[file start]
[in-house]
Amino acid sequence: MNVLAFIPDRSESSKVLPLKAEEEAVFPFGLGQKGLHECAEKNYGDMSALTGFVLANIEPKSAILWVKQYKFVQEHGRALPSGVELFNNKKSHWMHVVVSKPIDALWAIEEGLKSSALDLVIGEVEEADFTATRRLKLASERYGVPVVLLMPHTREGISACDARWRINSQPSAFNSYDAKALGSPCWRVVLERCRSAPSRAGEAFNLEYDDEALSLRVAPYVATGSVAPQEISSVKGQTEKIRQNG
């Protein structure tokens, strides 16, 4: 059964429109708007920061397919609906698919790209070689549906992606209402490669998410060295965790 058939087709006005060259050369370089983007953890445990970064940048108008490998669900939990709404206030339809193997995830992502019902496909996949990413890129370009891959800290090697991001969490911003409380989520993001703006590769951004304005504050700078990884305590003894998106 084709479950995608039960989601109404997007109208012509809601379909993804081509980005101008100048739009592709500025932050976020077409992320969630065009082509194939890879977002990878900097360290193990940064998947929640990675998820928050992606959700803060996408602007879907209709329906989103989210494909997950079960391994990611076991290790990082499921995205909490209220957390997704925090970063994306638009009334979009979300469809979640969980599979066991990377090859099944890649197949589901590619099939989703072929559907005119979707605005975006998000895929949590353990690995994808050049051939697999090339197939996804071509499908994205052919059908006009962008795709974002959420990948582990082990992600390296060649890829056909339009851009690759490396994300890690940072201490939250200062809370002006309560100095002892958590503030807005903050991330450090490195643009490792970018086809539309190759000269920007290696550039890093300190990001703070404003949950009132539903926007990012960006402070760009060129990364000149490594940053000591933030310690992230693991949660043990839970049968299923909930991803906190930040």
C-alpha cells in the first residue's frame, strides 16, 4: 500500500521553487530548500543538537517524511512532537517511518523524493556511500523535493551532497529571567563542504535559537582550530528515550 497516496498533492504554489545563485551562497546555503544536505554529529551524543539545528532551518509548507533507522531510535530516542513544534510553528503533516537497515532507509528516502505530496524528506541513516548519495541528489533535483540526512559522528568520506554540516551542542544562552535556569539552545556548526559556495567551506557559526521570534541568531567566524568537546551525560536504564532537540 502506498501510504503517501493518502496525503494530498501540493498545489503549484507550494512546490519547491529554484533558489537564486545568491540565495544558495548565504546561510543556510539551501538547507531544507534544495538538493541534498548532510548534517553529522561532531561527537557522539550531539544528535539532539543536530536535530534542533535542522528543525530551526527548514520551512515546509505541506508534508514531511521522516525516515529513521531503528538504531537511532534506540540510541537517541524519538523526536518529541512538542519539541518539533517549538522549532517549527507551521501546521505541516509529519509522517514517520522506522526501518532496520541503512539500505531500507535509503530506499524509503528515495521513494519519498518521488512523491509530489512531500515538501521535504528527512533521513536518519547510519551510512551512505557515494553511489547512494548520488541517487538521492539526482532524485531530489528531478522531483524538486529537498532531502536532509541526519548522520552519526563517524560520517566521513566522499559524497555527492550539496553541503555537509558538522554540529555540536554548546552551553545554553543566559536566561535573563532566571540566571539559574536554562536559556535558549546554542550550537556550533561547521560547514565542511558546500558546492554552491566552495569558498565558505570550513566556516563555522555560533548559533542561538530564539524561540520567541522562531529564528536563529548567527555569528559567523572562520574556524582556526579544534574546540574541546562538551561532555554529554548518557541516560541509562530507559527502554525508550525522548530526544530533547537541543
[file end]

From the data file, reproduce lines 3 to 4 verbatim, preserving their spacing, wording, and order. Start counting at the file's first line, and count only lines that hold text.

């Protein structure tokens, strides 16, 4: 059964429109708007920061397919609906698919790209070689549906992606209402490669998410060295965790 058939087709006005060259050369370089983007953890445990970064940048108008490998669900939990709404206030339809193997995830992502019902496909996949990413890129370009891959800290090697991001969490911003409380989520993001703006590769951004304005504050700078990884305590003894998106 084709479950995608039960989601109404997007109208012509809601379909993804081509980005101008100048739009592709500025932050976020077409992320969630065009082509194939890879977002990878900097360290193990940064998947929640990675998820928050992606959700803060996408602007879907209709329906989103989210494909997950079960391994990611076991290790990082499921995205909490209220957390997704925090970063994306638009009334979009979300469809979640969980599979066991990377090859099944890649197949589901590619099939989703072929559907005119979707605005975006998000895929949590353990690995994808050049051939697999090339197939996804071509499908994205052919059908006009962008795709974002959420990948582990082990992600390296060649890829056909339009851009690759490396994300890690940072201490939250200062809370002006309560100095002892958590503030807005903050991330450090490195643009490792970018086809539309190759000269920007290696550039890093300190990001703070404003949950009132539903926007990012960006402070760009060129990364000149490594940053000591933030310690992230693991949660043990839970049968299923909930991803906190930040």
C-alpha cells in the first residue's frame, strides 16, 4: 500500500521553487530548500543538537517524511512532537517511518523524493556511500523535493551532497529571567563542504535559537582550530528515550 497516496498533492504554489545563485551562497546555503544536505554529529551524543539545528532551518509548507533507522531510535530516542513544534510553528503533516537497515532507509528516502505530496524528506541513516548519495541528489533535483540526512559522528568520506554540516551542542544562552535556569539552545556548526559556495567551506557559526521570534541568531567566524568537546551525560536504564532537540 502506498501510504503517501493518502496525503494530498501540493498545489503549484507550494512546490519547491529554484533558489537564486545568491540565495544558495548565504546561510543556510539551501538547507531544507534544495538538493541534498548532510548534517553529522561532531561527537557522539550531539544528535539532539543536530536535530534542533535542522528543525530551526527548514520551512515546509505541506508534508514531511521522516525516515529513521531503528538504531537511532534506540540510541537517541524519538523526536518529541512538542519539541518539533517549538522549532517549527507551521501546521505541516509529519509522517514517520522506522526501518532496520541503512539500505531500507535509503530506499524509503528515495521513494519519498518521488512523491509530489512531500515538501521535504528527512533521513536518519547510519551510512551512505557515494553511489547512494548520488541517487538521492539526482532524485531530489528531478522531483524538486529537498532531502536532509541526519548522520552519526563517524560520517566521513566522499559524497555527492550539496553541503555537509558538522554540529555540536554548546552551553545554553543566559536566561535573563532566571540566571539559574536554562536559556535558549546554542550550537556550533561547521560547514565542511558546500558546492554552491566552495569558498565558505570550513566556516563555522555560533548559533542561538530564539524561540520567541522562531529564528536563529548567527555569528559567523572562520574556524582556526579544534574546540574541546562538551561532555554529554548518557541516560541509562530507559527502554525508550525522548530526544530533547537541543